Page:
By Alan Dymock
BEING THE bridesmaid rather than the bride is never great and on Saturday there were few more radiant than the blushing Welsh belles, but for Scotland they will be happy they were on the dancefloor.
The RBS 6 Nations spluttered along. After a glut of tries in week one everyone gorged on superlatives, stuffed with praise for the “greatest championship ever.” However, the middle three sections were turgid, grim affairs, hampered by the weather and as free flowing as the bar at The Priory.
In this section England and Wales raised their game, demonstrating what can be achieved with a bit of grit and a willingness to run hard lines. Ireland and Italy stumbled and lurched, with France continuing to display an ineptitude beyond their means.
Scotland enjoyed this period.
We were not told this was a team built to sift through muck, but they certainly got their hands dirty. They created tries out of opposition mistakes and they ambushed anyone silly enough to pursue the same tactic time after time. They prayed on Italian naivety, pickpocketed Ireland and for the best part of an hour kept touch with Wales, despite being whistled so often they must have felt like a scantily clad lassie walking by a building site.
The Scots lapsed in the final game, allowing France to finally perform well enough to avoid public guillotine from a baying crowd, but Scotland ensured the French could not climb from the root of the championship table.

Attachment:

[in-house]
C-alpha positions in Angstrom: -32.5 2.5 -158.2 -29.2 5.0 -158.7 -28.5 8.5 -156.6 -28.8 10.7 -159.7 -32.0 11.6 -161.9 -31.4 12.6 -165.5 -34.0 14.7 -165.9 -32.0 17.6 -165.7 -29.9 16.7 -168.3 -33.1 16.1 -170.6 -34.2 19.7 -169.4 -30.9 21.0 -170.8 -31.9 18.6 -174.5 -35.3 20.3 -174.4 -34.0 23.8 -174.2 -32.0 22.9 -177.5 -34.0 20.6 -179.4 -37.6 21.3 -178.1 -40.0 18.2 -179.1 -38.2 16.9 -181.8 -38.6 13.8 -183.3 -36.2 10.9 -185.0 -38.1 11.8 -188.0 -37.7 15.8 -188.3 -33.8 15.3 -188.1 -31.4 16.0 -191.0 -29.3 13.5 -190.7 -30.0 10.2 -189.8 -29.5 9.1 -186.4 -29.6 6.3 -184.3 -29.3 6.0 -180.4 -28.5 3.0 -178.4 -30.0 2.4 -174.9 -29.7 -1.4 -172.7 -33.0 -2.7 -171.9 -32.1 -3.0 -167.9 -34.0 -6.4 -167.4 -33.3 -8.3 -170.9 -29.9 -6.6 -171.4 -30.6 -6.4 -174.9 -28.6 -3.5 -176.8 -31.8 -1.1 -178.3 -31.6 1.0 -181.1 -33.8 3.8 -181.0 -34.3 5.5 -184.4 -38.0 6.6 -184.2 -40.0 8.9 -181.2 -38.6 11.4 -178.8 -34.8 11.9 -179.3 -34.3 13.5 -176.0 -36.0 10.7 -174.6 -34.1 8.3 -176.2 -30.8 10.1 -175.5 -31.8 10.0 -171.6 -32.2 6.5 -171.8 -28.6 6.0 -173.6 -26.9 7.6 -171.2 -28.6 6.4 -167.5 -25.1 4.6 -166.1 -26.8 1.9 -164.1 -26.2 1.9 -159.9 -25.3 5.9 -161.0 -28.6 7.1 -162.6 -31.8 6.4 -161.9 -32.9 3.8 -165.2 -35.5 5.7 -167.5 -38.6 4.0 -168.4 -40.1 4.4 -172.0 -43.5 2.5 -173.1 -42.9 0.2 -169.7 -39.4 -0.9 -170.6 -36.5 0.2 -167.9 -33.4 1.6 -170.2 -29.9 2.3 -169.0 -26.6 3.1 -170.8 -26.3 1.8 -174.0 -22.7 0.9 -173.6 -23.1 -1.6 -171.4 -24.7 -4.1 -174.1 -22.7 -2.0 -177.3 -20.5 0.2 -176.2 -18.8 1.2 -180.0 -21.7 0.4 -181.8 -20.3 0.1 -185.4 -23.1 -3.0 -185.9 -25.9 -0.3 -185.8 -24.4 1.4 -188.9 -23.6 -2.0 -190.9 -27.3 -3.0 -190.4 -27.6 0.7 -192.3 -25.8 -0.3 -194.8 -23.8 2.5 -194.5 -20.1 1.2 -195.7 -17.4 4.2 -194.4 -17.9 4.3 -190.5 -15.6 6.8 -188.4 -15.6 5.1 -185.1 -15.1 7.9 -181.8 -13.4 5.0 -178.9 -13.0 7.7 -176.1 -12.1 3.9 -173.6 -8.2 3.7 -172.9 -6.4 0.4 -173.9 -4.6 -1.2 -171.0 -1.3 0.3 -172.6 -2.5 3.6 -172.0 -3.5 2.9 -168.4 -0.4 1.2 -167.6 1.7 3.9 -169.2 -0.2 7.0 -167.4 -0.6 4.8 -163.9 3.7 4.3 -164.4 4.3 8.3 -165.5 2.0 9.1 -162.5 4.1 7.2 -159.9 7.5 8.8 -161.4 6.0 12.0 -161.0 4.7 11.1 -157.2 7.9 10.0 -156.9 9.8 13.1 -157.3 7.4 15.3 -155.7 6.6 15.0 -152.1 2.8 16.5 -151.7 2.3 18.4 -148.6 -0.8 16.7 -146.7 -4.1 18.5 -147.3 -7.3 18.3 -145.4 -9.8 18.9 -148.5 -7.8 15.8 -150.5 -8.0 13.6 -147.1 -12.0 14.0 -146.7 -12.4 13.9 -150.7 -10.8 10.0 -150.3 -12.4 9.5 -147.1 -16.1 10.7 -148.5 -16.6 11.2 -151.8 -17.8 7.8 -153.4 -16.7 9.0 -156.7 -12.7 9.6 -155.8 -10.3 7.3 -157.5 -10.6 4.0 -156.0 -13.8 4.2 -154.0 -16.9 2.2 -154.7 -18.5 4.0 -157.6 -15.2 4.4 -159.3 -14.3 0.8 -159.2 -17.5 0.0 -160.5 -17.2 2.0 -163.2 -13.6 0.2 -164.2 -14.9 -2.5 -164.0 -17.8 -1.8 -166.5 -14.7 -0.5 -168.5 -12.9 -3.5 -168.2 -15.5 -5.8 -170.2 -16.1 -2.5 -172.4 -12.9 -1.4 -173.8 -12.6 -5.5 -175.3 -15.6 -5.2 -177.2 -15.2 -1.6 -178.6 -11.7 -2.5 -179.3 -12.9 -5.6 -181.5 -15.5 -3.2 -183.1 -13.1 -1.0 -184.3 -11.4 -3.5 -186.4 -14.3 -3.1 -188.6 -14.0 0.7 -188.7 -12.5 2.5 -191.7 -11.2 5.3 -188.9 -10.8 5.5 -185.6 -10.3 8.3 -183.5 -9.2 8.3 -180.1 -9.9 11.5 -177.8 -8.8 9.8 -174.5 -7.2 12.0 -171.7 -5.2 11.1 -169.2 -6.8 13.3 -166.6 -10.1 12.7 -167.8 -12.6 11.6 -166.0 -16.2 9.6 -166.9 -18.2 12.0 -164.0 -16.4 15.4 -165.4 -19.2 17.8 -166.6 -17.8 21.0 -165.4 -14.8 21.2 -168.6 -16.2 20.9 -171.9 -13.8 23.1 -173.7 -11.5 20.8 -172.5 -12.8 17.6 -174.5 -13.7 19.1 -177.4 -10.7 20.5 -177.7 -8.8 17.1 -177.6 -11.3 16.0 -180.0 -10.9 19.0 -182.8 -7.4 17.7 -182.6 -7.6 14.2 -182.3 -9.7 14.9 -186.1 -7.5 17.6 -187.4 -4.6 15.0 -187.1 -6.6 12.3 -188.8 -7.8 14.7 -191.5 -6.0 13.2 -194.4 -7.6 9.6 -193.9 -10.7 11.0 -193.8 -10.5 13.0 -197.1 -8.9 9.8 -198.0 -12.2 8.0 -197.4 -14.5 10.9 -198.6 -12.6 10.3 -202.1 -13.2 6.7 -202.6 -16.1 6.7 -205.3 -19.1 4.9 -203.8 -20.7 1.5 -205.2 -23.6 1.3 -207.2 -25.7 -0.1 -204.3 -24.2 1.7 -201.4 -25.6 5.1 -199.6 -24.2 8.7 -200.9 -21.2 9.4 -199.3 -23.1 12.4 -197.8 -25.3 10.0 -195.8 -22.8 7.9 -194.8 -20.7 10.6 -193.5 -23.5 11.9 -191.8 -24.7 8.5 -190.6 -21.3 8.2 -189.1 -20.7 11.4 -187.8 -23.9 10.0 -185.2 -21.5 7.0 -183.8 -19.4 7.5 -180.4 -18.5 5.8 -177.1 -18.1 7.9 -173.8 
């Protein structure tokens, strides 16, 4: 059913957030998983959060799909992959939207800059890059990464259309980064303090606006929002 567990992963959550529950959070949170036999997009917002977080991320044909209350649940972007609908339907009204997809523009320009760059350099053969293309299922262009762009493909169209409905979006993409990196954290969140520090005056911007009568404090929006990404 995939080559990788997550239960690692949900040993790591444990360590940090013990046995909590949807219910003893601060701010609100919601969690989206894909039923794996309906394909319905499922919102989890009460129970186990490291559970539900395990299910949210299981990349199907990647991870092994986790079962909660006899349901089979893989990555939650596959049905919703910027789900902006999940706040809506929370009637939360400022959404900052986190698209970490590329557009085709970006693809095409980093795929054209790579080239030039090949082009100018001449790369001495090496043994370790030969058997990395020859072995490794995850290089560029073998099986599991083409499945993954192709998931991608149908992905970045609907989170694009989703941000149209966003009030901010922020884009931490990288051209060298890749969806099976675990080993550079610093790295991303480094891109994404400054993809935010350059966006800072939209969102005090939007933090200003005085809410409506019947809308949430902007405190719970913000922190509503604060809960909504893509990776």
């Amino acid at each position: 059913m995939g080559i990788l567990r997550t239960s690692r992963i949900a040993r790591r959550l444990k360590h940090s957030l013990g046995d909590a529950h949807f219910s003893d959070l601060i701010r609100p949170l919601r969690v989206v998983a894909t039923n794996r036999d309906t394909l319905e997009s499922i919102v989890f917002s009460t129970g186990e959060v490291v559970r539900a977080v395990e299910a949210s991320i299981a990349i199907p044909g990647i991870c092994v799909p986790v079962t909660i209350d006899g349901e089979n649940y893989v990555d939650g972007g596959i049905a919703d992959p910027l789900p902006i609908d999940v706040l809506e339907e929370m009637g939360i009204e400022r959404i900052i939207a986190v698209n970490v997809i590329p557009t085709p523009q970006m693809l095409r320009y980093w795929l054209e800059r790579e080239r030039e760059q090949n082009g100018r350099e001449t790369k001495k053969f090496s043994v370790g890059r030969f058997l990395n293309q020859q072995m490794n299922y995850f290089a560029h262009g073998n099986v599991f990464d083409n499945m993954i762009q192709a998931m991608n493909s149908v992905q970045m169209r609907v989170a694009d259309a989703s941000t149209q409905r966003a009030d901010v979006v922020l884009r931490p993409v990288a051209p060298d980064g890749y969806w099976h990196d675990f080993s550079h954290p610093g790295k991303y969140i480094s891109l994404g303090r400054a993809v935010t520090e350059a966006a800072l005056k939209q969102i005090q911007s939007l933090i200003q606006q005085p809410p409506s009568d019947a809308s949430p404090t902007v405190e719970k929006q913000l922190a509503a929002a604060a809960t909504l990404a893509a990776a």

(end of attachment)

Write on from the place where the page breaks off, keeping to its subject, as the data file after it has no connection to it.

Scotland lost three times, of course. England, France and Wales were better than them. However, the manner of their losses was sufficient enough to warm Scottish hearts and two wins is not to be scoffed at, it’s more than France or Ireland managed. This team has tried to gradually improve and have neither crowed about their progress nor thrown out every blueprint from previous regimes. They have made small changes.
Many want Scott Johnson to be offered the job full-time, and if he does sit down and talk “man to man” with SRU CEO Mark Dodson, as he says he will, it is hard to see Dodson not grinning and offering the Aussie a permanent contract. It is just whether Johnson wants it or not.
He has proved a point, and for the likes of Dean Ryan, that was simply enough for him and he will surely wiggle his way out from under the spotlights. Johnson seems to have enjoyed working in short bursts again and the players have warmed to him. The lights have come up, but maybe no one else wants to go home.
With two years until the World Cup, Scotland can build in a more understated way than the English and Welsh, while still moving forward. If, that is, they tie in a head coach and a forwards coach who are on the same wavelength and have a rapport with the playing staff. The best thing for Scottish rugby would be to stabilise, build towards 2015 and have coaches pushing themselves and dragging players with them, rather than being comfortable with competing.
Sound familiar? It is almost identical to the line Johnson has delivered all Six Nations. Time for a head coach to ensure those words are not hollow. After all, we all love a nice line of rhetoric, but at this stage in the night you would take anything back to your hotel room. Let’s make sure it’s a bit prettier in the light of day.